In the good old days, when one left the Northern Neck crossing the Rappahannock River, Tappahannock offered prospective diners the opportunity to enjoy a spectacular culinary treat. Situated on the west side of the conjoined Routes 360 and 17, stood the Marlyn Café in a small cinderblock building with its name in a red neon light.
The establishment opened on July 4, 1949, and the owner, Marlyn Fletcher, was a chef par excellence. The restaurant was built by her parents, and inherited by her, but she received far more than a building and a piece of real estate. She and all of her customers were the beneficiaries of her family’s recipes, all of which she happily shared with her diners.
The building itself, given its size, was conducive to “friendly” dining, where patrons became acquainted with each other. The tables were typical of the age with linoleum surfaces, and the booths were handmade by Marlyn’s father.
Marlyn did all of the cooking and food preparation herself, and frequently served the meals as well. The ambience often required patience on the part of the diners, but everyone was focused on the sumptuous meal about to be served, and the time passed pleasantly.
As a chef, Marlyn had a special flair for seafood, and I am sure her other entrees were equally tasty, but I never could pass over her oyster and crab offerings. I always had the thought in the back of my mind that if I ordered something else, I should be driving home regretting not having gotten the crab cakes or the fried oysters.
As a starter, soup was a must, and the choices were oyster stew or clam chowder. Marlyn did not use milk in her oyster stew, which she thought limited the unique taste of the oysters. The result was sublime. Her New England clam chowder was equally memorable. Here, she not only used milk and cream, but added real pieces of bacon as a supplemental flavoring.
For entrees, Marlyn’s crab cakes, fried oysters or seafood platter were the clear winners. She would add small pieces of curly parsley to the crab cakes and prided herself on their containing no filler material. The seafood platter was amazing when one realized that a tiny restaurant could offer such a variety.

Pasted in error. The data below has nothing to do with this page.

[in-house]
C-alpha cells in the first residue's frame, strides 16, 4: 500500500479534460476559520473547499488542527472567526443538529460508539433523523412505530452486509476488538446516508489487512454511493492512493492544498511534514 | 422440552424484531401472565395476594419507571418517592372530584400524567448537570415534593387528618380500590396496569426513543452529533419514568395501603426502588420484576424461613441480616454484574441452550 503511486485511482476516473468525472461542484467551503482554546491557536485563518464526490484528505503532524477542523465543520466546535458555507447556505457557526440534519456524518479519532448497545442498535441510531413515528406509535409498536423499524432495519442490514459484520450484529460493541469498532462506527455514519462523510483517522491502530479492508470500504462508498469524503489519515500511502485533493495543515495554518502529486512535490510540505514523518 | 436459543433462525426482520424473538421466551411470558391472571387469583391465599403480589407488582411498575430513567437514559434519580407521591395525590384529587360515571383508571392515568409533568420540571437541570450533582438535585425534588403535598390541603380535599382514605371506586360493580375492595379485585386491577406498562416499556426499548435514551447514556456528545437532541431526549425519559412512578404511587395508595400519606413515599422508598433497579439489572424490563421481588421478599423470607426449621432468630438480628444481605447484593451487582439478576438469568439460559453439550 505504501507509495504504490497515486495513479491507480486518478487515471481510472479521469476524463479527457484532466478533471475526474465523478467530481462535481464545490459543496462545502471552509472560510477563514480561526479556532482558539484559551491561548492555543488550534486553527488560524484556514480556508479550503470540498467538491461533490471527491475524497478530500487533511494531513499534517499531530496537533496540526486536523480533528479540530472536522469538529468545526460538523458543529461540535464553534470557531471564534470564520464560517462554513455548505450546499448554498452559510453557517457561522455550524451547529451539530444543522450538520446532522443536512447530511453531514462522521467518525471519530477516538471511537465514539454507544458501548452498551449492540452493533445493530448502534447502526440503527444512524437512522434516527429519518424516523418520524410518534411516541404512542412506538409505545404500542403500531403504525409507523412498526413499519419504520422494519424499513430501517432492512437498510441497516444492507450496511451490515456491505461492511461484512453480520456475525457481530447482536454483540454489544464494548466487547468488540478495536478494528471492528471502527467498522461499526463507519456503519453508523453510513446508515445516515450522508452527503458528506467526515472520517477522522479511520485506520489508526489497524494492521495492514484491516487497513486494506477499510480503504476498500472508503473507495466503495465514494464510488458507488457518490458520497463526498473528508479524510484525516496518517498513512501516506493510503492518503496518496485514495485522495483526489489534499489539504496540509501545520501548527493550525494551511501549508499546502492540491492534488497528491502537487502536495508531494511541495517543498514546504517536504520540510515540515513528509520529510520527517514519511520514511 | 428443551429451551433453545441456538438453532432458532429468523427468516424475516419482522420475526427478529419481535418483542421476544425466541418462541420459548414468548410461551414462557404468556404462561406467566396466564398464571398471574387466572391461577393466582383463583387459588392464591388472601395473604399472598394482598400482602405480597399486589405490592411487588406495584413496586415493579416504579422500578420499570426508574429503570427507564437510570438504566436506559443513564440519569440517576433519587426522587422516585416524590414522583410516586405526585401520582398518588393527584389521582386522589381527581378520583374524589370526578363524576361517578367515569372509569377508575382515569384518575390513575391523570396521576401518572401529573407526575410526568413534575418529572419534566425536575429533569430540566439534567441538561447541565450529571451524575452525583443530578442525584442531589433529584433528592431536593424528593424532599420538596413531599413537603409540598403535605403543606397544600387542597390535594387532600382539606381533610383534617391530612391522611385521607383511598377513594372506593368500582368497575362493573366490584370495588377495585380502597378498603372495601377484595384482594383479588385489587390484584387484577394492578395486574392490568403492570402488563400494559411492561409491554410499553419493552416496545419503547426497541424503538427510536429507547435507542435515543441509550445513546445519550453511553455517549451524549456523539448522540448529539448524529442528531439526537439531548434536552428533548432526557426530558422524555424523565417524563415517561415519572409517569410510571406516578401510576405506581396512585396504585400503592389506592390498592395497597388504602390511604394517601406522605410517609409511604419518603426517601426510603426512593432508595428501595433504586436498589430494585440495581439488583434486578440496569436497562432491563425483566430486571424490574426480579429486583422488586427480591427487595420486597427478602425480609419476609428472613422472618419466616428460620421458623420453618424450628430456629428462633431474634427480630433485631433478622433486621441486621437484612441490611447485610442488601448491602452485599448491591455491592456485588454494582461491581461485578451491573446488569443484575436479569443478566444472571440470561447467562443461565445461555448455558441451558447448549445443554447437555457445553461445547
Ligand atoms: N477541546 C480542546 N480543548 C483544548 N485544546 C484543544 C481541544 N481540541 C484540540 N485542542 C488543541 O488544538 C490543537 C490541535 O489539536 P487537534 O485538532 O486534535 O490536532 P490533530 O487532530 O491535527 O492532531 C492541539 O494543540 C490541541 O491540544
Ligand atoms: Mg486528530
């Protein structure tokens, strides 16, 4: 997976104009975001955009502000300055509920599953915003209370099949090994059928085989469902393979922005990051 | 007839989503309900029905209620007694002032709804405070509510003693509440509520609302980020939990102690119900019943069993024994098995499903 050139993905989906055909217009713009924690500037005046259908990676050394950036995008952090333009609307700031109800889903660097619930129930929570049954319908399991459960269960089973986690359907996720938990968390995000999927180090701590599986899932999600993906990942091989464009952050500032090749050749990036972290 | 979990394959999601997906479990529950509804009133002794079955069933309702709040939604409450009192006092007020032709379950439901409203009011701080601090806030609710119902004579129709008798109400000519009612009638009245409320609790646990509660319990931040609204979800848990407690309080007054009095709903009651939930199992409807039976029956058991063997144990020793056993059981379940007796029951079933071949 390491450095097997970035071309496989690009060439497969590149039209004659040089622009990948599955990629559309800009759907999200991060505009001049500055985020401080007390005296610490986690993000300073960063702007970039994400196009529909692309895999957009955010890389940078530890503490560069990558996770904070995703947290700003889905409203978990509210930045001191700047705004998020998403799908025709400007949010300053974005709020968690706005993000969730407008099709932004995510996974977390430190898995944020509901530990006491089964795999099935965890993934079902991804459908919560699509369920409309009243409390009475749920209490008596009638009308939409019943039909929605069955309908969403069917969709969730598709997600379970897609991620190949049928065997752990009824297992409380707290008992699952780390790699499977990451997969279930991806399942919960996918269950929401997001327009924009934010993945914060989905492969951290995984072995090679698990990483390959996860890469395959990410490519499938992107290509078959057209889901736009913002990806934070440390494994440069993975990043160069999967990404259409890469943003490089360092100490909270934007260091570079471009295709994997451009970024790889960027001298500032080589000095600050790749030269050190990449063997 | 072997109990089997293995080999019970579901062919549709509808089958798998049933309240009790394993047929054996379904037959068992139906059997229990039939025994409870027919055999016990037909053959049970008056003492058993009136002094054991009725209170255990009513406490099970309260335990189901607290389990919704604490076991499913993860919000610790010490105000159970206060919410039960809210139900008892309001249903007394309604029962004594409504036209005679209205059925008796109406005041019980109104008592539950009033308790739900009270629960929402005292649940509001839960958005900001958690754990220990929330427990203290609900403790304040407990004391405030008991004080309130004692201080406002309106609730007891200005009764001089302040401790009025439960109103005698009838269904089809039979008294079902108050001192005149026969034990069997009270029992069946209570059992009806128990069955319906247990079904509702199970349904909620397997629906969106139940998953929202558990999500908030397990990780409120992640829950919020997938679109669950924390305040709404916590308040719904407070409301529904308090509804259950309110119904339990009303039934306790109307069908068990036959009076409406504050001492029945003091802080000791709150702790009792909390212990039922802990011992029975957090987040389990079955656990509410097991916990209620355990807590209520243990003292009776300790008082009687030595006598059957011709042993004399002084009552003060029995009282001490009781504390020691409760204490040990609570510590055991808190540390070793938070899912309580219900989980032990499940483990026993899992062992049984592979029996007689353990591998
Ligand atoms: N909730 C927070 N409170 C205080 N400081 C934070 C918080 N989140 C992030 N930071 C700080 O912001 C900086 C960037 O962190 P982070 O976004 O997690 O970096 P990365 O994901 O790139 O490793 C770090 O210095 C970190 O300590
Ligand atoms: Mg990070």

Everything Marlyn served was fresh. I do not think she knew what frozen food was. She bought all of her food locally, from the seafood to the vegetables, some of which she grew in her yard between the restaurant and her home behind it. Sysco made no money from the Marlyn Café.
My parents had started taking me to Marlyn’s in my youth, and I always thought of going there as a special treat. A few days after my father died, I decided to drive up to Marlyn’s for dinner. She was heartfelt in expressing her condolences, and after the meal, she said had she known of his passing, she would have made an expression of sympathy, therefore she wanted me to think of the bounteous meal I had eaten as her offering.
As Tappahannock expanded southward, the little café was swallowed up in the burgeoning hubbub of commercial activity. A chain lumber yard bought the property next to Marlyn’s, and ultimately she agreed to sell the building. The chain moved her home, but the idyllic café was demolished. I still look over to the site when passing through Tappahannock and think of the great dining experiences our family had there. For the years that Marlyn’s operated, Tappahannock had its own Julia Child.